Energy & Environment

Energy & Environment

Another poll shows narrative on climate change is dead wrong

Last week a campaign spending analysis documented the unchecked and mostly undisclosed spending by shadowy front groups on energy-related advertising designed to influence the 2010 congressional midterm elections. That report found that these shadow front groups are spending big — more than $68.5 million on energy-related ads alone.

Now along comes a new poll, the latest in a string of public and private polling that demonstrates that these front groups are just dead wrong when it comes to climate and energy policy and that voters are not motivated to vote against climate and energy supporters.  


Climate-change witchcraft

Republican Senate candidates may or may not agree on the science behind witchcraft, but they are united in disbelief in the overwhelming science that demonstrates manmade causes to global climate change. Increasingly, these candidates are doing their best to boil a witch’s stew of doubt by attacking the veracity of science and scientists.

Emerging from the campaign trail is the notion that vulnerable House Democrats are “losing” their races due mostly to their vote in favor of the American Clean Energy and Security Act (ACES). Let’s ignore the fact that the election isn’t over yet and drill down on the false pretense that the ACES vote or support for addressing our energy security and climate change is unpopular with voters.


House Republicans go green, recycle decades-old ideas as new

The “Pledge to America” is settling in. There has been lots of media interest — who could resist that great photo-op at the hardware store with the Republican leadership jacket- and tie-less in their starched white dress shirts as they rolled out these new ideas?

So far, the best take I’ve seen was Jon Stewart’s on the Sept. 23 “Daily Show.” If it weren’t funny, it would make me cry. Take five minutes and watch it here.


How far will Big Oil go for profits?

Disturbing news about just how far Big Oil will go for profits:

Think Progress’s Josh Dorner released an analysis of recent lobbying disclosure documents filed by the Big Oil companies that outlines the industry’s lobbying of Congress and the administration on the Comprehensive Iran Sanctions, Accountability, and Divestment Act in order to protect and pad their already record-setting profits.

Coming on the heels of recent reports about BP’s alleged role in seeking the release of Abdelbaset al-Megrahi, the convicted bomber of Pan Am flight 103, in order to score more profits through oil concessions in Libya, this news is another startling example of how far Big Oil will go for profits — even if it means putting national security, indeed global security, at risk.


Tight calendar for Congress

The Hill's A.B. Stoddard answers viewer questions about the possibility of Congress moving on energy and immigration measures.


Dealing with the BP disaster

Yes, a congressman apologizing on camera to BP was obnoxious, and calling the White House meeting with BP executives a “shakedown” was provocative. One hundred forty-four Republicans in the House had called it a “Chicago-style shakedown.” Rep. Michele Bachmann (R-Minn.), every liberal’s demon mouth, called the $20 billion a “redistribution of wealth fund.” Even liberal New York Times columnist Frank Rich referred to it as a “down payment of blood money.” White House adviser and tactician Rahm Emanuel told an ABC Sunday talk show that the president “forced” BP to set up the fund, The Washington Post reports.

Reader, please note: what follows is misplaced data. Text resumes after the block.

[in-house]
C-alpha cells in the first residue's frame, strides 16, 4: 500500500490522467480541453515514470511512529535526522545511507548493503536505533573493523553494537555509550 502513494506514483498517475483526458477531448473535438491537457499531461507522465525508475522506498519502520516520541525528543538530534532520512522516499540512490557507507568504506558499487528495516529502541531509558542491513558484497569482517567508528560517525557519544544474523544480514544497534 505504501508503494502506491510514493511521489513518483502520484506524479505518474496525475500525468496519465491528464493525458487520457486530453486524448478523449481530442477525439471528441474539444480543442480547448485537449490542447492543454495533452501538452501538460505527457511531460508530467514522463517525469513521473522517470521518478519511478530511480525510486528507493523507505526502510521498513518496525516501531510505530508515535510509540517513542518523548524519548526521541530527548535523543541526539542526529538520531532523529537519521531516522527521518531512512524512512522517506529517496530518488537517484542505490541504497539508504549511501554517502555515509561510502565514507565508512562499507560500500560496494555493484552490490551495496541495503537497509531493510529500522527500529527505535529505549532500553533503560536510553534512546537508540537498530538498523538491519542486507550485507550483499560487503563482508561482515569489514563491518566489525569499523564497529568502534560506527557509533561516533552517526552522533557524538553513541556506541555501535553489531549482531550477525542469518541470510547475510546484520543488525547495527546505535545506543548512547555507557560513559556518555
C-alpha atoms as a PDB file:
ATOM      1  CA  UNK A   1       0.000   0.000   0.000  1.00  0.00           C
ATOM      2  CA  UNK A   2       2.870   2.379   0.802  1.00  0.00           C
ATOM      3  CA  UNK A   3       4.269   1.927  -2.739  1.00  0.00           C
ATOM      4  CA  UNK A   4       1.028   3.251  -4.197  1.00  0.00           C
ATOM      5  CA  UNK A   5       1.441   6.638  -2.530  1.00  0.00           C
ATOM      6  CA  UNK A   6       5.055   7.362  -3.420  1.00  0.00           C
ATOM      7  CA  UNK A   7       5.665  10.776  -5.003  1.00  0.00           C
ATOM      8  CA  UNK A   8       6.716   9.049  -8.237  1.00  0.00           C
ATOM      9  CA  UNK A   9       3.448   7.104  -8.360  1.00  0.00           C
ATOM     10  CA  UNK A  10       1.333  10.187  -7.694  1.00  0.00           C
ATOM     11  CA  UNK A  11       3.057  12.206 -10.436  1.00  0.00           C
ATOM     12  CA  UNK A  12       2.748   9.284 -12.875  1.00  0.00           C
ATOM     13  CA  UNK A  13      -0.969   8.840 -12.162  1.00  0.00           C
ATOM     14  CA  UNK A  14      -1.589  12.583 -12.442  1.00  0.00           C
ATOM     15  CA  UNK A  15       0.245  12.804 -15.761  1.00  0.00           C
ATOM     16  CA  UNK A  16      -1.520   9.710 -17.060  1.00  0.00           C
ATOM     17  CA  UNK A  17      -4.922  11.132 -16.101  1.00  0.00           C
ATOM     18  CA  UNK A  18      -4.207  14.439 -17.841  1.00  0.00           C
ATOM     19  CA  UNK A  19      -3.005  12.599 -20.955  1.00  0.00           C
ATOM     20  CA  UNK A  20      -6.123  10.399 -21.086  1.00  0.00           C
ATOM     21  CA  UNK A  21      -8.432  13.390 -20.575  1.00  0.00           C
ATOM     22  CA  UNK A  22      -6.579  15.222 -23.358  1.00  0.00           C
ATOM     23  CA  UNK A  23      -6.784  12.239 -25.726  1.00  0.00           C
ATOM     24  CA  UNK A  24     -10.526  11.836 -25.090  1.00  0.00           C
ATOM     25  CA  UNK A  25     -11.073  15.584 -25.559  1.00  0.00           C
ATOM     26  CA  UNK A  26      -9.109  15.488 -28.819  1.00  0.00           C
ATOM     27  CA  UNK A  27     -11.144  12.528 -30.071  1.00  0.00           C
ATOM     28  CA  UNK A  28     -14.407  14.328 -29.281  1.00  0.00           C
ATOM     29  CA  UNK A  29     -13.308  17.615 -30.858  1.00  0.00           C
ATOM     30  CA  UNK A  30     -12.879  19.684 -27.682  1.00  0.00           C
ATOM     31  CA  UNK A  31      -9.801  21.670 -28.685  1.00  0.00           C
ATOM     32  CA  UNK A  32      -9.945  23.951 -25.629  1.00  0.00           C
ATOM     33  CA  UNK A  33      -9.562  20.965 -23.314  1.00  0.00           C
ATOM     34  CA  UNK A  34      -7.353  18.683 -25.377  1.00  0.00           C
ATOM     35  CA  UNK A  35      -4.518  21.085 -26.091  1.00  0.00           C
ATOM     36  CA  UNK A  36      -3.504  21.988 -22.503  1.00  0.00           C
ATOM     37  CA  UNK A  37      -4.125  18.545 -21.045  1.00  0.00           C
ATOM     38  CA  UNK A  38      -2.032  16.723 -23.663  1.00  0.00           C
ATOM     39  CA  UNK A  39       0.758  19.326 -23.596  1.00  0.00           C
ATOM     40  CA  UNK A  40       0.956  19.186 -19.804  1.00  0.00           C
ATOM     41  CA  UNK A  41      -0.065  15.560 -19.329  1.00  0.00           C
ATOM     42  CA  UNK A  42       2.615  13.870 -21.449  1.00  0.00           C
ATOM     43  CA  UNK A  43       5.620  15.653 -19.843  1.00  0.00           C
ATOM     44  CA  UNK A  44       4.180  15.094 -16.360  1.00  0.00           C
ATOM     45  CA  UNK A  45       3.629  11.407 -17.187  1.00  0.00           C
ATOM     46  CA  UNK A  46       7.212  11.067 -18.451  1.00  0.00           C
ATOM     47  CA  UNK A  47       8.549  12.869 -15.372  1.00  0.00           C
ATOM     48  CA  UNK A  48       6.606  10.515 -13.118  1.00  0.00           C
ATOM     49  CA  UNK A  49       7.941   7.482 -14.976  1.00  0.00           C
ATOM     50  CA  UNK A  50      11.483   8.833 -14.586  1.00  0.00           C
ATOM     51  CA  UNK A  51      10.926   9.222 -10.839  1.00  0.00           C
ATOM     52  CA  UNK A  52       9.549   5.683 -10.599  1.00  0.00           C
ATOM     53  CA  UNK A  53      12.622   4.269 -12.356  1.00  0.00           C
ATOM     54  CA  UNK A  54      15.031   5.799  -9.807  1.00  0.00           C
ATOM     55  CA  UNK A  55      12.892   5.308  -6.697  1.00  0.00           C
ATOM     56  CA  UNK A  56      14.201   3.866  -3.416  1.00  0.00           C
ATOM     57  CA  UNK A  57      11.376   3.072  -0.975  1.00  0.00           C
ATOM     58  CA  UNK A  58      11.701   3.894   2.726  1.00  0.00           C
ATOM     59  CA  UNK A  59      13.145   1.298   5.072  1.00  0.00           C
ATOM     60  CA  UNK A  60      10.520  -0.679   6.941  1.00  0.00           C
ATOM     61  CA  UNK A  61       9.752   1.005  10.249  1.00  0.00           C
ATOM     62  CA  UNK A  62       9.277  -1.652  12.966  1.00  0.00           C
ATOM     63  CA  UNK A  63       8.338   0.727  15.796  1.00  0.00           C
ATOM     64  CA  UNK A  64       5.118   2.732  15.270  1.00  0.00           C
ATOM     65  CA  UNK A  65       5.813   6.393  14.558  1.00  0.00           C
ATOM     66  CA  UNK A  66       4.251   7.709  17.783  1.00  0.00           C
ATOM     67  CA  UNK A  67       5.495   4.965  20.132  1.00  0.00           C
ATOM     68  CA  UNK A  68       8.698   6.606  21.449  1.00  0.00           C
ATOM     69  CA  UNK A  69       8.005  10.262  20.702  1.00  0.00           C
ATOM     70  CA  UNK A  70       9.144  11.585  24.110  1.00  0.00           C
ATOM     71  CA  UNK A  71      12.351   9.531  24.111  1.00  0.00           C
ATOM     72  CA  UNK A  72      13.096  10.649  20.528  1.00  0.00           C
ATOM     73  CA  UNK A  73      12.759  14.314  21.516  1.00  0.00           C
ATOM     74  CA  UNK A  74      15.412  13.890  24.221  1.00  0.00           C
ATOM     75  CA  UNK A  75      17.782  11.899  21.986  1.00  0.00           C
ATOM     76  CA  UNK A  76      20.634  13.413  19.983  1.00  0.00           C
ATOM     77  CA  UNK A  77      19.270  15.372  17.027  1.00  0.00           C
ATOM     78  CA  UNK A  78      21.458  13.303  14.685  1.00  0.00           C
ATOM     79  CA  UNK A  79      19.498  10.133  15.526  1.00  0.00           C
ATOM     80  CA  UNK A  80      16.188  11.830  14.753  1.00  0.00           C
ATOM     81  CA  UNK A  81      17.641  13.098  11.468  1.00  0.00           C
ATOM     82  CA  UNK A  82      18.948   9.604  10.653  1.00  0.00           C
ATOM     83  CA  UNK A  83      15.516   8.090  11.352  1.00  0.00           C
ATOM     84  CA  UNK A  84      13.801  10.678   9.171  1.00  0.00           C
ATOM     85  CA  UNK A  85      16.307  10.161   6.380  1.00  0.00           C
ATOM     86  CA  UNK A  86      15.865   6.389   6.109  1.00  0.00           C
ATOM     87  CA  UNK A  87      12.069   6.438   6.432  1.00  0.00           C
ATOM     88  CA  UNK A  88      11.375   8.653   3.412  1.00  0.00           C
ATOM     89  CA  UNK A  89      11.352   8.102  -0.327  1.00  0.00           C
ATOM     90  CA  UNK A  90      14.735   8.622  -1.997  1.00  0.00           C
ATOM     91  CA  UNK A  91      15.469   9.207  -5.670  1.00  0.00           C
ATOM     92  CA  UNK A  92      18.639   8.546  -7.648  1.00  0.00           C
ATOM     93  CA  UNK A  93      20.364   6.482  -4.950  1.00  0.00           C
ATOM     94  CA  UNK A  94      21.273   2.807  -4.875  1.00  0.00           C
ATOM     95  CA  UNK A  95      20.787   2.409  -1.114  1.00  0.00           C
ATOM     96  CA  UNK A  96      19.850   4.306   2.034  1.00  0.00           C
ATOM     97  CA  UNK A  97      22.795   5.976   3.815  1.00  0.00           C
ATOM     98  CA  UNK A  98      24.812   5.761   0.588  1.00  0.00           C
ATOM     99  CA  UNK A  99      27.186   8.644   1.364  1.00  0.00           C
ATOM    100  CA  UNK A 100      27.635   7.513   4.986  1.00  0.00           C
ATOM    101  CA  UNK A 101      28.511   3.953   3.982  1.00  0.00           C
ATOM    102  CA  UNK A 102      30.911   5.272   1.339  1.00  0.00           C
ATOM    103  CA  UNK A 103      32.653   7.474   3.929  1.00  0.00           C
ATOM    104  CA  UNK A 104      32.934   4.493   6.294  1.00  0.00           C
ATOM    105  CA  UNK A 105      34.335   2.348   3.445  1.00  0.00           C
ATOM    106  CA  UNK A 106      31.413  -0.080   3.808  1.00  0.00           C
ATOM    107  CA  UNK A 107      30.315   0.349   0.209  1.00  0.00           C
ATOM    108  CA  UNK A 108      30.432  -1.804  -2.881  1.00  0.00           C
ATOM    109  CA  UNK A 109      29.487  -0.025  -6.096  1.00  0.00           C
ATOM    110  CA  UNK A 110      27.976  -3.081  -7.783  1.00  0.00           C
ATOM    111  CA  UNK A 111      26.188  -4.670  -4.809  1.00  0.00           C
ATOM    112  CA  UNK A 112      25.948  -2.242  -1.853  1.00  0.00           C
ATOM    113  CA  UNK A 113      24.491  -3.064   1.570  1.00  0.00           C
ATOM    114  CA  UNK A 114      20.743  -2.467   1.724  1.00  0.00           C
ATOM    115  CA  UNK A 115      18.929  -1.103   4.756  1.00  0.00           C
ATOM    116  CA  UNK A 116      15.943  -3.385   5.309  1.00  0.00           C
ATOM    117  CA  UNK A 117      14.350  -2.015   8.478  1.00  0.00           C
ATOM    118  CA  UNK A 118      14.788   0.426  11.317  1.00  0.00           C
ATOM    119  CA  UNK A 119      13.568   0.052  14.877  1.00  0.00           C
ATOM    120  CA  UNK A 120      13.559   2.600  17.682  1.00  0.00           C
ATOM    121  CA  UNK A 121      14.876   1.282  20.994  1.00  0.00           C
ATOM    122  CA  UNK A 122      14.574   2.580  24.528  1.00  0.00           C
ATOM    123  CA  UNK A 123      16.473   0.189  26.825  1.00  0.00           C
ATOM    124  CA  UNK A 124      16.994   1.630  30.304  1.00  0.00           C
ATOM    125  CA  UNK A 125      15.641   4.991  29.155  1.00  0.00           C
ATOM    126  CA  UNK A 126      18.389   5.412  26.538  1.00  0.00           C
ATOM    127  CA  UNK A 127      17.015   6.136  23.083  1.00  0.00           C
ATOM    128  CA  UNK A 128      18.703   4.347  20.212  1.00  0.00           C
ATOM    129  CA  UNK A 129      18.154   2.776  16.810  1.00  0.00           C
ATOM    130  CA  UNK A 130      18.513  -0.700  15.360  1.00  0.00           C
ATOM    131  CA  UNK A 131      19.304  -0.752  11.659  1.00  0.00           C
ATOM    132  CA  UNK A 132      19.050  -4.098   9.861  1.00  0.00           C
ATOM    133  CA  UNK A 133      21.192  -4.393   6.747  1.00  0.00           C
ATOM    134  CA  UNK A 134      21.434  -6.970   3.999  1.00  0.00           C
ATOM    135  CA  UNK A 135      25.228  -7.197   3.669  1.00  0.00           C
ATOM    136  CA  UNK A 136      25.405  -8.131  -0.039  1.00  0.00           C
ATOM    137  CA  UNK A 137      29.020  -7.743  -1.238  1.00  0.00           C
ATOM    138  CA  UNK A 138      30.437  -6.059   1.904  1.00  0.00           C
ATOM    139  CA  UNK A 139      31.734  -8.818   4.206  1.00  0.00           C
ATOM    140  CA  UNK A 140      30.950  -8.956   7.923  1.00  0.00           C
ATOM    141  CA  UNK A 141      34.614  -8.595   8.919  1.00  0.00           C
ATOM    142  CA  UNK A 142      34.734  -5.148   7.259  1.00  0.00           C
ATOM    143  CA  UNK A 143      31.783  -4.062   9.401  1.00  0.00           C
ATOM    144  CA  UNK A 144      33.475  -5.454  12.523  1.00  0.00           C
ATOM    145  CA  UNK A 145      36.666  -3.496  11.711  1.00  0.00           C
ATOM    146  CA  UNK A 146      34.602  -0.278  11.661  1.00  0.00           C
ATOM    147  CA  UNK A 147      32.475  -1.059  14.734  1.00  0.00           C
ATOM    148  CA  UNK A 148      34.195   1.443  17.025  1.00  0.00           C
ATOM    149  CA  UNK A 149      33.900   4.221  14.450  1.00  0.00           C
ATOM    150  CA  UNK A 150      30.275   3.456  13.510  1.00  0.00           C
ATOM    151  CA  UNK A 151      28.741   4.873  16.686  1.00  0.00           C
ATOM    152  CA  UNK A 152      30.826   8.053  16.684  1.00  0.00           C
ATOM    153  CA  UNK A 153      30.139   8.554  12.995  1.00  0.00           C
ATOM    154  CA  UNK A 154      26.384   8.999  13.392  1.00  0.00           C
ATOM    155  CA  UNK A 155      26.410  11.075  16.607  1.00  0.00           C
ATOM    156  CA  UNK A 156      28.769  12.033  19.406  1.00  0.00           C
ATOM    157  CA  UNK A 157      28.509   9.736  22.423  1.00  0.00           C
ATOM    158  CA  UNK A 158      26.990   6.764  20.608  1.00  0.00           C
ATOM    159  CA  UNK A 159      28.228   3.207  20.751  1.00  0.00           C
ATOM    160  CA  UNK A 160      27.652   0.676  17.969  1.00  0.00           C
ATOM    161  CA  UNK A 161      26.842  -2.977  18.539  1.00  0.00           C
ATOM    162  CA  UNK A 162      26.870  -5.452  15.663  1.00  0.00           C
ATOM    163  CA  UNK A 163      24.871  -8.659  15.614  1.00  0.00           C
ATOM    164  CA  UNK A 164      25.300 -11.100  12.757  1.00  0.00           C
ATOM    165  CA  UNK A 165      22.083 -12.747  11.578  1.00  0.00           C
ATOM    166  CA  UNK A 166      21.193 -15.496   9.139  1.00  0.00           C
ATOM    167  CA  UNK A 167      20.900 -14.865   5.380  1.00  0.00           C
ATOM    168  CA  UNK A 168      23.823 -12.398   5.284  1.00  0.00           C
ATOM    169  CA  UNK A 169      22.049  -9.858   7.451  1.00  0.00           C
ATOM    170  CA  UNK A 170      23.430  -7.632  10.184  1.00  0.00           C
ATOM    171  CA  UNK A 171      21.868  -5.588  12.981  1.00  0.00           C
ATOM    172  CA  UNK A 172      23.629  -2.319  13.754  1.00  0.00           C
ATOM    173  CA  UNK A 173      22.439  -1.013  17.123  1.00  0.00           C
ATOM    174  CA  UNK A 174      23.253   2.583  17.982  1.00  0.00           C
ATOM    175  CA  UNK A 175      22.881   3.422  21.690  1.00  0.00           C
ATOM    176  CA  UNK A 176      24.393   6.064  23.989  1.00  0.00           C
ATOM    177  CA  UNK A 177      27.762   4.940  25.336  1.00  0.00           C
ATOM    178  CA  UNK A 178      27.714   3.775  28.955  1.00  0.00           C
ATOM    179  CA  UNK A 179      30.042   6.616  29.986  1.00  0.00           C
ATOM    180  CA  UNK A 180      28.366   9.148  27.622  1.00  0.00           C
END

BP: Too big to fail?

Maybe it's from all those years of driving on the wrong side of the road. It's hard to say.

What's certain is that BP continues to make every conceivable misstep in its handling of the Gulf oil spill. If Tuesday's concessions to the White House checked Americans' ill will ever so slightly, hostility toward the oil giant resumed in even higher gear after BP CEO Tony Hayward's dismal performance before a congressional subcommittee Thursday.


Dumb comments aside, it was still a botched response

In retrospect, it seems a working blowout preventer was also required for defenders of the oil industry this week, as BP's Chairman Carl-Henric Svanberg took to microphones in the White House driveway to pledge his concern for "the small people" and then the House GOP's leading man on energy issues called the $20 billion compensation fund a "tragedy" and offered a profound apology to BP. Taken together, the two sets of comments turned what was originally a bad week for the White House into a Democratic campaign commercial for the midterm elections and was as close to a "Saturday Night Live" skit as reality gets.


Joe Barton’s oil slick

Much has been made of Rep. Joe Barton’s (R-Texas) unbelievable statement at the hearing yesterday. Apologizing to BP and calling the funds to help people in the Gulf a “shakedown,” Barton showed his true colors. After accepting over $1.4 million from oil interests, he showed how deep “in the tank” he really was!

I have to hand it to him — how much more loyal can you get? But, as they say, with friends like him, who needs enemies? Not only did BP have to wince, but it was the Republicans who realized the fix they were in yesterday. Unfortunately for them, it was a fix of their own making.